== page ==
As basketball fans know, the NBA Draft is far from an exact science. Despite NBA teams spending millions of dollars each year on scouting, talented players inevitably fall into the second round while some players are overvalued leading up to the draft.
While the front offices of NBA teams are full of talented scouts and basketball minds, the most important person in the puzzle, the general manager, often has to rely on his scouting staff to determine which players are brought in for a closer look during the weeks leading up to the draft.
Due to commitments during the season such as traveling with the team, working on trades and adding players to 10-day contracts, a general manager tends to send out members of his scouting staff to attend college games rather than attend in person.
“The thing about that is for the most part everything is already on film, so I’ll see everything everybody has seen,” Clippers head coach and general manager Mike Dunleavy explained to the media during a visit to Toronto last season.
“The only thing I won’t see is what is in person and that’s why you have your guys at games for you; you want to see players interactions with their teammates and with their coaches. It’s more about attitude off the ball because most of the cameras focus on the ball.”
While some fans want a general manager who can dedicate himself solely to front office duties like attending college games, the truth is few general managers around the NBA attend a large amount of college games. Instead, they send out a representative to see how a player interacts with his teammates, coaching staff and how the player deals adversity.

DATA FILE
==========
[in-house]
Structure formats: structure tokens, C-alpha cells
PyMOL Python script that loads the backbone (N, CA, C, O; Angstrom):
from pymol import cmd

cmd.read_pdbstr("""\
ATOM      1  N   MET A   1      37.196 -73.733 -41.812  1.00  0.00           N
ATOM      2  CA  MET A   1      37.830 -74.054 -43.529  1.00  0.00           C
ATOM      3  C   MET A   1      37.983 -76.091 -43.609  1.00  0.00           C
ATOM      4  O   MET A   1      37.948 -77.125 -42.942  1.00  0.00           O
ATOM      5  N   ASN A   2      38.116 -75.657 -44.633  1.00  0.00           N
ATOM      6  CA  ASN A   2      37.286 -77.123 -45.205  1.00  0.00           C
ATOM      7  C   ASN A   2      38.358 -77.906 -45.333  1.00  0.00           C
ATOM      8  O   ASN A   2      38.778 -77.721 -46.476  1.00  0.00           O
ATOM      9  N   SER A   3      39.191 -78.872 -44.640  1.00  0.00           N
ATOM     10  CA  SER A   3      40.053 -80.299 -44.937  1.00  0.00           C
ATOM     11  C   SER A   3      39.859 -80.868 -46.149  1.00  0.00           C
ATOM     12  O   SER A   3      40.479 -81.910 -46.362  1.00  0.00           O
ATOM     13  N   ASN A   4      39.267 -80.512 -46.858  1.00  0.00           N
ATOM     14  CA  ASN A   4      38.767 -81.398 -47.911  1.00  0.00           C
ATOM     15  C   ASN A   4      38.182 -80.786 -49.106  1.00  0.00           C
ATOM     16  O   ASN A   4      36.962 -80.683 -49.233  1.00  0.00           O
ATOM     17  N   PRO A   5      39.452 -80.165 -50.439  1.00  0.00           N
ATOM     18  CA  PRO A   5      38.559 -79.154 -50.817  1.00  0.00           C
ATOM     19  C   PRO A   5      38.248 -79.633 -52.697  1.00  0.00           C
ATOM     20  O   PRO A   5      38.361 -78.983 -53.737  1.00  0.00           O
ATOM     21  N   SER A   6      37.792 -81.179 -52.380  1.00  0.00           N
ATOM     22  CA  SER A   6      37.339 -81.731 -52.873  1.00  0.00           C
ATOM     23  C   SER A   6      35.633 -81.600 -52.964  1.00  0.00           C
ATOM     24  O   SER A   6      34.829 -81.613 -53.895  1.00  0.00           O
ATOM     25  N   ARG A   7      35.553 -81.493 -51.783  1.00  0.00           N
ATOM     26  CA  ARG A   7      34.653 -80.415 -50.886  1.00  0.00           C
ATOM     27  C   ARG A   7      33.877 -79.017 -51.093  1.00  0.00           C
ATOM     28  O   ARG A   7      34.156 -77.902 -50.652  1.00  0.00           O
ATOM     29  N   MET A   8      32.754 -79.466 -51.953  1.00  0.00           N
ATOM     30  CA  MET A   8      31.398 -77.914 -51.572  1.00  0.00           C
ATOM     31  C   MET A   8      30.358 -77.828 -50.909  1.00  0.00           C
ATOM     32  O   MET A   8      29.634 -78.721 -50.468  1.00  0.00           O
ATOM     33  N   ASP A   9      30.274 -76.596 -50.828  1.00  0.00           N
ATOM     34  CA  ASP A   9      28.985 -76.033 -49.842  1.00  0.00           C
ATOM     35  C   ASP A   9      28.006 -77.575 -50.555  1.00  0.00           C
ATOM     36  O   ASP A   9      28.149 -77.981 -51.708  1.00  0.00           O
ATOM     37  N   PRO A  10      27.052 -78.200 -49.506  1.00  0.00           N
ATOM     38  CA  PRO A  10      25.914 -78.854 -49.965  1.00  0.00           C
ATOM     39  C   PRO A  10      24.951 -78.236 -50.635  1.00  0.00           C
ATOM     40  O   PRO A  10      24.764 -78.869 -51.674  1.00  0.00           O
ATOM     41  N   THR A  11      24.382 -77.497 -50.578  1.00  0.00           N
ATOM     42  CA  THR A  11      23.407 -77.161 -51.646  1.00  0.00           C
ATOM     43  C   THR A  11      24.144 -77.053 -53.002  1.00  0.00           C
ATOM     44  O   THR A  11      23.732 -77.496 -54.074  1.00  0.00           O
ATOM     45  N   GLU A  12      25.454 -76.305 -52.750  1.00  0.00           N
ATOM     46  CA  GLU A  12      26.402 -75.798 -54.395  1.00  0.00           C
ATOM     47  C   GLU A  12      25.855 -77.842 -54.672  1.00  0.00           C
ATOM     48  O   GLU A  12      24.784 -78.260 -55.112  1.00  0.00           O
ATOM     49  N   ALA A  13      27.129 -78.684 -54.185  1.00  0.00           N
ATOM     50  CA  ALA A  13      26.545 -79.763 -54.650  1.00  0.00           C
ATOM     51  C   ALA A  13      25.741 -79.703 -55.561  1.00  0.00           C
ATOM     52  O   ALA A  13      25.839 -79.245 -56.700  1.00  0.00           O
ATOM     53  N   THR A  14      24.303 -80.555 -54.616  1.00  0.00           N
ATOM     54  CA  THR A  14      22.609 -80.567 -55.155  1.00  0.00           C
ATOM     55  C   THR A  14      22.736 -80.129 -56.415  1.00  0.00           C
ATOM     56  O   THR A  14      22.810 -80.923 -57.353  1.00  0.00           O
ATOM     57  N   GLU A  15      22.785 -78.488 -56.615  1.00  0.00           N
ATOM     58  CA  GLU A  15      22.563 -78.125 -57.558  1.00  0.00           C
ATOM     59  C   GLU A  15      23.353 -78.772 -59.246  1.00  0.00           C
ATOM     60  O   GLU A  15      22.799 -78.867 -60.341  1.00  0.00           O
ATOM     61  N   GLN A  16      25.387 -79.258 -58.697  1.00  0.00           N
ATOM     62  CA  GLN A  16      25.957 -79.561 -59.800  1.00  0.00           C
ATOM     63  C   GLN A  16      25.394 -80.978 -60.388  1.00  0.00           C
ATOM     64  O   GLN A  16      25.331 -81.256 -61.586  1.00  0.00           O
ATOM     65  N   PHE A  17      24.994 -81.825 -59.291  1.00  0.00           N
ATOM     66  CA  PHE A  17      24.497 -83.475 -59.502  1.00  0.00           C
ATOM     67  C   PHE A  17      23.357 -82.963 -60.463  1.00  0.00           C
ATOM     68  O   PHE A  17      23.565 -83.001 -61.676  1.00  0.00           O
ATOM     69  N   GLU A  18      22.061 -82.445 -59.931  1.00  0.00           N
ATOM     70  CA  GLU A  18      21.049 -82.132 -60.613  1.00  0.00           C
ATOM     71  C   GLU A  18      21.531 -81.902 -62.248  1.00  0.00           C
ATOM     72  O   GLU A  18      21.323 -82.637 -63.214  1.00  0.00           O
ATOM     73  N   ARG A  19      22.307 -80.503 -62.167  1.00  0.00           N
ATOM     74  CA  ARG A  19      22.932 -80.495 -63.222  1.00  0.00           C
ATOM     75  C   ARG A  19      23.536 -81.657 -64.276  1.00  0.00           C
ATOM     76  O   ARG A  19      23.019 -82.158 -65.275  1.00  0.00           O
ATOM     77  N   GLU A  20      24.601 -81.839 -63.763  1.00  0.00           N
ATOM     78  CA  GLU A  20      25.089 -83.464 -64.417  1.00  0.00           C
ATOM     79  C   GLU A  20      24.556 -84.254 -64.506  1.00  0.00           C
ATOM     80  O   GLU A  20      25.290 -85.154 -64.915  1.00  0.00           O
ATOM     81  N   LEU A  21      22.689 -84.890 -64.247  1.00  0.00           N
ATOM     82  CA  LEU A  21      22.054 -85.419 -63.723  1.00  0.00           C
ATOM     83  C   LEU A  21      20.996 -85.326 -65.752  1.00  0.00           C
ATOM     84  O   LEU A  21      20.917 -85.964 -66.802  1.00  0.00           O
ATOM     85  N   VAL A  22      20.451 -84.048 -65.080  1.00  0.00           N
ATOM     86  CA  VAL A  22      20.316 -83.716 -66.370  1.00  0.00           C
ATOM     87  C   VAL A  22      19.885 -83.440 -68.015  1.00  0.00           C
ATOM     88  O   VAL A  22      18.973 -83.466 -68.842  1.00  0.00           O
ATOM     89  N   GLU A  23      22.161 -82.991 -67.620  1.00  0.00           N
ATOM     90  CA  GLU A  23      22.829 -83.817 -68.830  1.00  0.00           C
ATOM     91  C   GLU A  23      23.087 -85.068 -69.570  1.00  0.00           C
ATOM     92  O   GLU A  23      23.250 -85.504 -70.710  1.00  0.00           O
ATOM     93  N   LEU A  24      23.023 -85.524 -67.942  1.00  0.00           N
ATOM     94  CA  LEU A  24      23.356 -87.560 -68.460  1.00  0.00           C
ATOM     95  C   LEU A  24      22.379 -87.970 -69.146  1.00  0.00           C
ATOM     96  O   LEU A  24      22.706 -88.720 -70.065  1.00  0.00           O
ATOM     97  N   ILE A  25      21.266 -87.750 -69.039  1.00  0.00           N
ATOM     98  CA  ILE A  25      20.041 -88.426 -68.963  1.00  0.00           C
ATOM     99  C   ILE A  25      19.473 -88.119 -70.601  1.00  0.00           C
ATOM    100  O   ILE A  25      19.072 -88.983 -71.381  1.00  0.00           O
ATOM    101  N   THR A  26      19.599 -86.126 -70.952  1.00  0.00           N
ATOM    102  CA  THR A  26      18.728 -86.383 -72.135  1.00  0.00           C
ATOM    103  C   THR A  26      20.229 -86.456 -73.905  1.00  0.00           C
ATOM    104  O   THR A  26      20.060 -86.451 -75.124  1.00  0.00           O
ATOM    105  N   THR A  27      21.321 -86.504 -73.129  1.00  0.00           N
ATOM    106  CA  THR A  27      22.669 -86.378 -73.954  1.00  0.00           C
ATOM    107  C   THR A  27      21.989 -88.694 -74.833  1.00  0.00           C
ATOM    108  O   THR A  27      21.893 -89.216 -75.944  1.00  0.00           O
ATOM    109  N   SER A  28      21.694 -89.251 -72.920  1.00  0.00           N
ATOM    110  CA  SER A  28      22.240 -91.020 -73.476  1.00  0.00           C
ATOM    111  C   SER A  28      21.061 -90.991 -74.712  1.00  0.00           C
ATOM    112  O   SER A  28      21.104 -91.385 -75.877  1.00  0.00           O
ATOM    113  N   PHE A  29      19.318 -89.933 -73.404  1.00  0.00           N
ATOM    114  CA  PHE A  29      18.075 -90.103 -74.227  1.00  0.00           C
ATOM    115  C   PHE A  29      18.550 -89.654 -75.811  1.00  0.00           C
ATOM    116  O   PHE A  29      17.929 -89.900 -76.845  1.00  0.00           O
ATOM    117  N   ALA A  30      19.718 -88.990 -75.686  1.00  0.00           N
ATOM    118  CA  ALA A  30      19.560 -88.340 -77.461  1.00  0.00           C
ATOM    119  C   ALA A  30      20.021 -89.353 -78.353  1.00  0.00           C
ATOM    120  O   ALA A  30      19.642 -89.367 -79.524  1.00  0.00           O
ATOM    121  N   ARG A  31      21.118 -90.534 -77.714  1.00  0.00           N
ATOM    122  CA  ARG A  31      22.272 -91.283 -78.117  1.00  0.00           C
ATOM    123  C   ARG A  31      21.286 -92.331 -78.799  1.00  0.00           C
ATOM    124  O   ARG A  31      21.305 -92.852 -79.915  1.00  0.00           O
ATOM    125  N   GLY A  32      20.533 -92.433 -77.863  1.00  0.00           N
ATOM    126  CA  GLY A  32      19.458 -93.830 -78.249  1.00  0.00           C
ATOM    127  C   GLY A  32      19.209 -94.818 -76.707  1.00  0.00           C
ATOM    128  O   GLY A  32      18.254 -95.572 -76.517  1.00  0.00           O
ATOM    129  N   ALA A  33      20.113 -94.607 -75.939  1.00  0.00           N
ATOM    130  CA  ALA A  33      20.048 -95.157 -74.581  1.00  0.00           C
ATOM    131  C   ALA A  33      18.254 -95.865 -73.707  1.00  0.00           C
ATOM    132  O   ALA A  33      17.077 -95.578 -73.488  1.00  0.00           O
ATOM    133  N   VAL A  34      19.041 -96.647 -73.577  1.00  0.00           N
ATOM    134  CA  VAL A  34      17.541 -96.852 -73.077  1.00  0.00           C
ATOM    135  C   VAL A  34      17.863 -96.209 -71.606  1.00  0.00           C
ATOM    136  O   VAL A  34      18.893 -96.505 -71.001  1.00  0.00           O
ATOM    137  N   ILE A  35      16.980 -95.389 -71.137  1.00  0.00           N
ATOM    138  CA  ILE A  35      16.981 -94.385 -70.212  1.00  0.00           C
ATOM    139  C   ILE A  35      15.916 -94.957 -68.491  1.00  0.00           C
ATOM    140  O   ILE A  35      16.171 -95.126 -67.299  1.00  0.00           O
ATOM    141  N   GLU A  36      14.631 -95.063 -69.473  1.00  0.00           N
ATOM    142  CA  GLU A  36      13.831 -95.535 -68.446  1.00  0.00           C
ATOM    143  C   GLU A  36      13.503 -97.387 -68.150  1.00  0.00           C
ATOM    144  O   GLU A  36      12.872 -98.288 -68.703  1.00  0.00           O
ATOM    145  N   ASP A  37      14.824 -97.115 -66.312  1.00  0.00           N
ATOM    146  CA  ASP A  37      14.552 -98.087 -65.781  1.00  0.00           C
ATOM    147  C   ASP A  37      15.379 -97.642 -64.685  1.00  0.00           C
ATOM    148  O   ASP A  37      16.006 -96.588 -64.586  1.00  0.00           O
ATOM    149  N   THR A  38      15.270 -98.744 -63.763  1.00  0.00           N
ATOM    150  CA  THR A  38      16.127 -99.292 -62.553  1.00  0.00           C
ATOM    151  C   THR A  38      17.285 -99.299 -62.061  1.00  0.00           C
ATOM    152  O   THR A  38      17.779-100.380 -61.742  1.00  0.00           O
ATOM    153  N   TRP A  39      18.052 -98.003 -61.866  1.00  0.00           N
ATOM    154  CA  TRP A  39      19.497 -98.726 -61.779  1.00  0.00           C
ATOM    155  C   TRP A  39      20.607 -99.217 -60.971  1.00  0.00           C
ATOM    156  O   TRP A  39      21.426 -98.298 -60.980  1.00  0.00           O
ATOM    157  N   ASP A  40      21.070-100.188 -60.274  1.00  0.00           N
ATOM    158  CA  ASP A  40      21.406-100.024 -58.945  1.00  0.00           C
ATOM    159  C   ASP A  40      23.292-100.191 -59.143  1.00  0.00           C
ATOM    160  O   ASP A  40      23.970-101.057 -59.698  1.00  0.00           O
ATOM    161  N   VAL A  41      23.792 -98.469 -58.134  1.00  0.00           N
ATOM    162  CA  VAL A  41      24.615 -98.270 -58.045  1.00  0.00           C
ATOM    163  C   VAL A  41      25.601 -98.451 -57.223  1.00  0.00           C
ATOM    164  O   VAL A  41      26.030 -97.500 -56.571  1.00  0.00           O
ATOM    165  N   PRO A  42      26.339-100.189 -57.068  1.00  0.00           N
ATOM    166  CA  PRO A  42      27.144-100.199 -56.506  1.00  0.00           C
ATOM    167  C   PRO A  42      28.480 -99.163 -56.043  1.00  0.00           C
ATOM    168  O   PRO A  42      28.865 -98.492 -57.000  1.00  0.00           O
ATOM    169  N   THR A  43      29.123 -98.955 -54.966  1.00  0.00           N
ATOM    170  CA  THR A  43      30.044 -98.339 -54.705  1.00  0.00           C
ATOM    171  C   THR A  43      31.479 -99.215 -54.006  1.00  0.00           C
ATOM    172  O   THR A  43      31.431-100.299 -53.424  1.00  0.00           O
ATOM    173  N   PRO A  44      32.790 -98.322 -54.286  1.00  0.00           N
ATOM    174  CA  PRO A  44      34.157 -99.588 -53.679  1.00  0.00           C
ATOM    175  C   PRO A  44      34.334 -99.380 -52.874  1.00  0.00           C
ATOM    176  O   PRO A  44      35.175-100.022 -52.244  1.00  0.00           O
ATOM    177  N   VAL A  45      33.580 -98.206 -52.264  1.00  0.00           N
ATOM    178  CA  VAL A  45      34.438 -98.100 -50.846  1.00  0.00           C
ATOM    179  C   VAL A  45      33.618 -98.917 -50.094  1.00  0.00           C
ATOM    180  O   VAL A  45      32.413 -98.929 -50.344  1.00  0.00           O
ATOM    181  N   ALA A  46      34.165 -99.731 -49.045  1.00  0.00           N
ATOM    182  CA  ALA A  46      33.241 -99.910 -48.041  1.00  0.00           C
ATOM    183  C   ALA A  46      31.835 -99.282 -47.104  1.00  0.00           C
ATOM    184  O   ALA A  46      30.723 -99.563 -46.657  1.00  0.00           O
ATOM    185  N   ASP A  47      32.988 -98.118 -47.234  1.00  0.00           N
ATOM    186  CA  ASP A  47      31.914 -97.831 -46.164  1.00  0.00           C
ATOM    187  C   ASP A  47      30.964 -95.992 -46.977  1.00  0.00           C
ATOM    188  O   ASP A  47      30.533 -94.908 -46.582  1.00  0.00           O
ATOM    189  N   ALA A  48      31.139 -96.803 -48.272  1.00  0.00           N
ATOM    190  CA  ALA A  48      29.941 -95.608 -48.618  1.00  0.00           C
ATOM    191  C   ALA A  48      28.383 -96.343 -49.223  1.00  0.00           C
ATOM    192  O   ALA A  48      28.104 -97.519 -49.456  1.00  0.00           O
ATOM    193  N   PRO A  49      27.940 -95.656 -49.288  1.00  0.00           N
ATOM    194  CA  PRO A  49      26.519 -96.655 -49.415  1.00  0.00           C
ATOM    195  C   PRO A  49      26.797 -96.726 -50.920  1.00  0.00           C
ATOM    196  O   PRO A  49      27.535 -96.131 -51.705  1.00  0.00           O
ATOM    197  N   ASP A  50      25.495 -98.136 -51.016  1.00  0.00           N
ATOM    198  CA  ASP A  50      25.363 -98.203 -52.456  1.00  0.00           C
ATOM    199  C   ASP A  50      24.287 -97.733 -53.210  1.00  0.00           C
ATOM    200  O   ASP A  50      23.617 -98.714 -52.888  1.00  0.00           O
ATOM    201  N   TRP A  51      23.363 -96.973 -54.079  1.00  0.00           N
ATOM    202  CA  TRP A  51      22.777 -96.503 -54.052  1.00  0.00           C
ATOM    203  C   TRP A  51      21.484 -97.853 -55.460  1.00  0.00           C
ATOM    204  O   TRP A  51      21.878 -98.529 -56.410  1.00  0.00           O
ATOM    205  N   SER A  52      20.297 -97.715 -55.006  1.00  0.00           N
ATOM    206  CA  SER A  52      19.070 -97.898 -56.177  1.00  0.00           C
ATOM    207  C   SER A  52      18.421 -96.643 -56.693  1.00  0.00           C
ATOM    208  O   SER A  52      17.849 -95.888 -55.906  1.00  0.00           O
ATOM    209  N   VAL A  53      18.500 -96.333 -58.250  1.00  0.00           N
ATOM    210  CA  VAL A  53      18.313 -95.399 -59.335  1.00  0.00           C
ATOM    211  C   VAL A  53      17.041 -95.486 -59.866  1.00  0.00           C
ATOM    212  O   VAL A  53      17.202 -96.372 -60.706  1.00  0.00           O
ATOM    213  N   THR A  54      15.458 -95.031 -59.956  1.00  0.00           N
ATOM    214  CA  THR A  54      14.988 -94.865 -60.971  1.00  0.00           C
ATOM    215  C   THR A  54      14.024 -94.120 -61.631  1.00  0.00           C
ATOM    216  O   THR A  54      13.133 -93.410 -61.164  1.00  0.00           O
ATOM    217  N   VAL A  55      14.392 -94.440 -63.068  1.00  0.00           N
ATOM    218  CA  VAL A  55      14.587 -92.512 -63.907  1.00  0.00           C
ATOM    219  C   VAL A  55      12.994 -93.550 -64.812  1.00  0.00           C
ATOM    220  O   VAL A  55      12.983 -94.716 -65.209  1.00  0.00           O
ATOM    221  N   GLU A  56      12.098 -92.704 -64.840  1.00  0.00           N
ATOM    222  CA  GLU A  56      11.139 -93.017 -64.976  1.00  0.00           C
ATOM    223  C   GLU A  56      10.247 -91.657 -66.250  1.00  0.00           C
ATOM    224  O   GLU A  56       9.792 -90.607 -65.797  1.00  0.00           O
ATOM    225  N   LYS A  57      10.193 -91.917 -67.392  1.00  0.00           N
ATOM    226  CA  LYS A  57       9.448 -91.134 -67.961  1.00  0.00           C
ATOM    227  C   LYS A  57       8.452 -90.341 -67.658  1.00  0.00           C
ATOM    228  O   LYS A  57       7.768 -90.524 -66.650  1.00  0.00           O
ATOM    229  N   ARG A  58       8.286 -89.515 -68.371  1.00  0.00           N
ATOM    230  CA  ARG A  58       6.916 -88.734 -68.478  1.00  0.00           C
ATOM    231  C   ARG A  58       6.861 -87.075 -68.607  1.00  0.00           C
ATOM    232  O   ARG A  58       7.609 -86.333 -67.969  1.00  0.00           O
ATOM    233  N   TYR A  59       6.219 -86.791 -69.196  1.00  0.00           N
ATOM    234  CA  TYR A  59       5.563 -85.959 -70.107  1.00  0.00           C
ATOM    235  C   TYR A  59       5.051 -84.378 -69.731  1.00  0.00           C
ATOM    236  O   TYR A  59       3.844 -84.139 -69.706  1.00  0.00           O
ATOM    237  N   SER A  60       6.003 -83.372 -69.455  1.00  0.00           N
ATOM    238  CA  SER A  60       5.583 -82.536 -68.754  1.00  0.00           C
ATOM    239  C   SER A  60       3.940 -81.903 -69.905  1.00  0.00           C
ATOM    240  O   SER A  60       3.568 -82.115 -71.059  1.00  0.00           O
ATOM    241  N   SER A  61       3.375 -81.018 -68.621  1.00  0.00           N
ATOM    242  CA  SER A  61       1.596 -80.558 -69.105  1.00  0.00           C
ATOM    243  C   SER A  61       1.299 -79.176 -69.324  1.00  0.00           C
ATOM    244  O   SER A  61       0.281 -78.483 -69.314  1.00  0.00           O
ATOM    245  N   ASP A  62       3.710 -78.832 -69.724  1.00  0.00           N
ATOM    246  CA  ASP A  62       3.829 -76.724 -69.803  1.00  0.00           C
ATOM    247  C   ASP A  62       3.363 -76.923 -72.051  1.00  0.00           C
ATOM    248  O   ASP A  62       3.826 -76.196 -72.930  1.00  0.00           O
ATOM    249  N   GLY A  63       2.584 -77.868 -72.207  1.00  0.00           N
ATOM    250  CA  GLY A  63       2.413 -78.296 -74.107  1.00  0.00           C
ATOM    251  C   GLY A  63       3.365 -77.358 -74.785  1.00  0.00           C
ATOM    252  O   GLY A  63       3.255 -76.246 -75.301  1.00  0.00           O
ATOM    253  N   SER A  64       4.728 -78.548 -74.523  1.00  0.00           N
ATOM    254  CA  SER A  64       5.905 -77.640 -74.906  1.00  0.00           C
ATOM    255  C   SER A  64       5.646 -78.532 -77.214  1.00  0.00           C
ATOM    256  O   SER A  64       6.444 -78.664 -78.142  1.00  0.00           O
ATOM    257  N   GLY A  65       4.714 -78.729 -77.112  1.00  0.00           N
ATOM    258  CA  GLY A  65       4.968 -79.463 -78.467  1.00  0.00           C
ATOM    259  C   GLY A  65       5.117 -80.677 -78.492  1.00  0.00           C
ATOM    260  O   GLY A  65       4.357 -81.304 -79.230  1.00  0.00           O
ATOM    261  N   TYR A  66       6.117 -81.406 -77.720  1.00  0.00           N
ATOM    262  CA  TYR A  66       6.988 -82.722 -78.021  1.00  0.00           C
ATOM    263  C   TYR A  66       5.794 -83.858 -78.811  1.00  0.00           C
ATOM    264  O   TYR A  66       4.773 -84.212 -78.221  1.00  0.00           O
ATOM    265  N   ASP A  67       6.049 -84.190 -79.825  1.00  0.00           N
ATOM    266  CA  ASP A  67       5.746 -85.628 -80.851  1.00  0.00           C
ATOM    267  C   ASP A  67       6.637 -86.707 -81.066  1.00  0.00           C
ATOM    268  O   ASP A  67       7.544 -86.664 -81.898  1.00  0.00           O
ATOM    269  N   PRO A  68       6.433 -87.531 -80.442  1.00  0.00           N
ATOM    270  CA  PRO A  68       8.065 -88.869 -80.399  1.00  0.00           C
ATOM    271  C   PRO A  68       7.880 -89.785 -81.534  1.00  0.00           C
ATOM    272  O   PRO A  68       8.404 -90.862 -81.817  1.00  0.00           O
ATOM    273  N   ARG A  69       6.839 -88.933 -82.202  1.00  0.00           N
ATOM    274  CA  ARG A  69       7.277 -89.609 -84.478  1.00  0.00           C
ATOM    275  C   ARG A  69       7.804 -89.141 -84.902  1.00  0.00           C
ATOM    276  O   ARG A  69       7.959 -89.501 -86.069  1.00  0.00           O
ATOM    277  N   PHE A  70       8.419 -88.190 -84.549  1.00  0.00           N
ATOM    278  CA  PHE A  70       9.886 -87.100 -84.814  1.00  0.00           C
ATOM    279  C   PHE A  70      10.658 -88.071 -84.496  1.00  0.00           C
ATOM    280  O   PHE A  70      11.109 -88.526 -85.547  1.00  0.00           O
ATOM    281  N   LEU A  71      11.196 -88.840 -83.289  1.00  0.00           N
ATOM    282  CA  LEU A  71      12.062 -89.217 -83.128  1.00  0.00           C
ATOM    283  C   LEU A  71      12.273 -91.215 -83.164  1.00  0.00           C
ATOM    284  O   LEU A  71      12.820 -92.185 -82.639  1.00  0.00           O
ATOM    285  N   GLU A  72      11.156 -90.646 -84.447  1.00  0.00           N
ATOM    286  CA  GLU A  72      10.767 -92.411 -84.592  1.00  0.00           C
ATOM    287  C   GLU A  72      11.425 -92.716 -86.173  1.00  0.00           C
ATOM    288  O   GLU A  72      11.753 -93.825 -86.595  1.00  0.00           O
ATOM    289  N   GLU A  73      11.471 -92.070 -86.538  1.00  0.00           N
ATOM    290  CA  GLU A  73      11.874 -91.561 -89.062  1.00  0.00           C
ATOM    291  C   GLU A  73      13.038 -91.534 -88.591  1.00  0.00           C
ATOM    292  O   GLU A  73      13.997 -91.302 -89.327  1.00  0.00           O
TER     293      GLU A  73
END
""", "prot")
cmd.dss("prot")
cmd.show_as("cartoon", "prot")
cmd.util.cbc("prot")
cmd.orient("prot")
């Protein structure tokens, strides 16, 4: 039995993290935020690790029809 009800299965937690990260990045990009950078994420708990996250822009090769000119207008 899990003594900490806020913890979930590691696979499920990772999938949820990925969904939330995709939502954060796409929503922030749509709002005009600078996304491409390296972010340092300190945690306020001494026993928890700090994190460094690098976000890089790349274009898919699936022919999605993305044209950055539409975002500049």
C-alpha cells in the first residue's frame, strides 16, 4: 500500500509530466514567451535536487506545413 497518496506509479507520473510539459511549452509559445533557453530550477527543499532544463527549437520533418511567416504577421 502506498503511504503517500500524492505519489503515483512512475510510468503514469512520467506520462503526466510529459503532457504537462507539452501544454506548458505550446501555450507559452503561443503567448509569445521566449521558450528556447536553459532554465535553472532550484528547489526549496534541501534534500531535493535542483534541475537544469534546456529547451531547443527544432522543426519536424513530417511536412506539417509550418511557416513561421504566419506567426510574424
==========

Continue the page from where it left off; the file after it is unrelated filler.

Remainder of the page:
General managers gauge what they’ve seen on tape combined with what their scouts suggest to determine which players will be brought in for individual workouts.
“Matter of fact, there are a lot of GM’s who don’t even go out,” Dunleavy explained. “They stay at home and they have their regional guys go out. Then they bring them all in and make decisions based on workouts and the stuff they see in film.”
If you’re going to invest a substantial amount of money into a team of scouts you might as well trust the people you’ve hired to fulfill their job requirement. By having scouts attend games teams are able to get a gauge on a much larger scope of players than if just the general manager was flying around the country trying to single-handily evaluate all the potential draft candidates.
While a lot of traditionalists claim it’s invaluable to see a prospect in person during games, it’s clear that this system of evaulating prospects is paying dividens for Dunleavy and the Clippers as they’ve drafted franchise cornerstones Eric Gordon and Al Thornton during the past two drafts.